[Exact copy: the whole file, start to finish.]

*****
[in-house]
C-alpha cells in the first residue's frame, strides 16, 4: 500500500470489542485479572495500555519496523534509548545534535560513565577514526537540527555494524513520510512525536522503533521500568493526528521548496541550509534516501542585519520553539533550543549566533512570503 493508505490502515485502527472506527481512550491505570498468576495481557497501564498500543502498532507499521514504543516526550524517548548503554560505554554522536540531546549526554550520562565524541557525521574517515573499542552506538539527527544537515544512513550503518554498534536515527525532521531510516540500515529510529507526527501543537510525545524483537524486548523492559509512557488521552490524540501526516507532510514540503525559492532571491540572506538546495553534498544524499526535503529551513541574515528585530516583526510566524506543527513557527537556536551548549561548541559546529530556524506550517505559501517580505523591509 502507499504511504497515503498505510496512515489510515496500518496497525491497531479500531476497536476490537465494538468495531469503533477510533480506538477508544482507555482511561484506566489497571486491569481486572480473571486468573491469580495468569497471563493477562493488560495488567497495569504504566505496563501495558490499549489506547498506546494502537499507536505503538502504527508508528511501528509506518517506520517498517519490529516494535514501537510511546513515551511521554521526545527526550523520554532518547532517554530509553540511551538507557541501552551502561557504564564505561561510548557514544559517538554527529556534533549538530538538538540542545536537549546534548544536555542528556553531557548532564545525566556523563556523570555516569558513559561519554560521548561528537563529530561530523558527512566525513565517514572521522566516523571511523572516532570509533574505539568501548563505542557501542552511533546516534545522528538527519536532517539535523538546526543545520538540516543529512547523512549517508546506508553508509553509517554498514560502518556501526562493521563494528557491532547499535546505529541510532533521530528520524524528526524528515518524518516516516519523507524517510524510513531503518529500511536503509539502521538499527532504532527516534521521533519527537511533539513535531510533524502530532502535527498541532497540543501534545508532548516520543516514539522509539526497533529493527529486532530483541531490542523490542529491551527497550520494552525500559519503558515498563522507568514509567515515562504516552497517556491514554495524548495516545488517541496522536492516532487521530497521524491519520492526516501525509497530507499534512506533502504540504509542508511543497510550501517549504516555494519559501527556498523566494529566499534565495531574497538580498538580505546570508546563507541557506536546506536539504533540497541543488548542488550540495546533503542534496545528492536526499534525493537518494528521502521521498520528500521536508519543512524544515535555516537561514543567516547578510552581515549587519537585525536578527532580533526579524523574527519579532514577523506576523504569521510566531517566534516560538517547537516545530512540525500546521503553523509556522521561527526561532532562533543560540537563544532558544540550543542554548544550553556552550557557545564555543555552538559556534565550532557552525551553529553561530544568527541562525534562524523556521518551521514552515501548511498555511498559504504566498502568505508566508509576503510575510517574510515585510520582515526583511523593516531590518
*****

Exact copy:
[in-house]
C-alpha cells in the first residue's frame, strides 16, 4: 500500500470489542485479572495500555519496523534509548545534535560513565577514526537540527555494524513520510512525536522503533521500568493526528521548496541550509534516501542585519520553539533550543549566533512570503 493508505490502515485502527472506527481512550491505570498468576495481557497501564498500543502498532507499521514504543516526550524517548548503554560505554554522536540531546549526554550520562565524541557525521574517515573499542552506538539527527544537515544512513550503518554498534536515527525532521531510516540500515529510529507526527501543537510525545524483537524486548523492559509512557488521552490524540501526516507532510514540503525559492532571491540572506538546495553534498544524499526535503529551513541574515528585530516583526510566524506543527513557527537556536551548549561548541559546529530556524506550517505559501517580505523591509 502507499504511504497515503498505510496512515489510515496500518496497525491497531479500531476497536476490537465494538468495531469503533477510533480506538477508544482507555482511561484506566489497571486491569481486572480473571486468573491469580495468569497471563493477562493488560495488567497495569504504566505496563501495558490499549489506547498506546494502537499507536505503538502504527508508528511501528509506518517506520517498517519490529516494535514501537510511546513515551511521554521526545527526550523520554532518547532517554530509553540511551538507557541501552551502561557504564564505561561510548557514544559517538554527529556534533549538530538538538540542545536537549546534548544536555542528556553531557548532564545525566556523563556523570555516569558513559561519554560521548561528537563529530561530523558527512566525513565517514572521522566516523571511523572516532570509533574505539568501548563505542557501542552511533546516534545522528538527519536532517539535523538546526543545520538540516543529512547523512549517508546506508553508509553509517554498514560502518556501526562493521563494528557491532547499535546505529541510532533521530528520524524528526524528515518524518516516516519523507524517510524510513531503518529500511536503509539502521538499527532504532527516534521521533519527537511533539513535531510533524502530532502535527498541532497540543501534545508532548516520543516514539522509539526497533529493527529486532530483541531490542523490542529491551527497550520494552525500559519503558515498563522507568514509567515515562504516552497517556491514554495524548495516545488517541496522536492516532487521530497521524491519520492526516501525509497530507499534512506533502504540504509542508511543497510550501517549504516555494519559501527556498523566494529566499534565495531574497538580498538580505546570508546563507541557506536546506536539504533540497541543488548542488550540495546533503542534496545528492536526499534525493537518494528521502521521498520528500521536508519543512524544515535555516537561514543567516547578510552581515549587519537585525536578527532580533526579524523574527519579532514577523506576523504569521510566531517566534516560538517547537516545530512540525500546521503553523509556522521561527526561532532562533543560540537563544532558544540550543542554548544550553556552550557557545564555543555552538559556534565550532557552525551553529553561530544568527541562525534562524523556521518551521514552515501548511498555511498559504504566498502568505508566508509576503510575510517574510515585510520582515526583511523593516531590518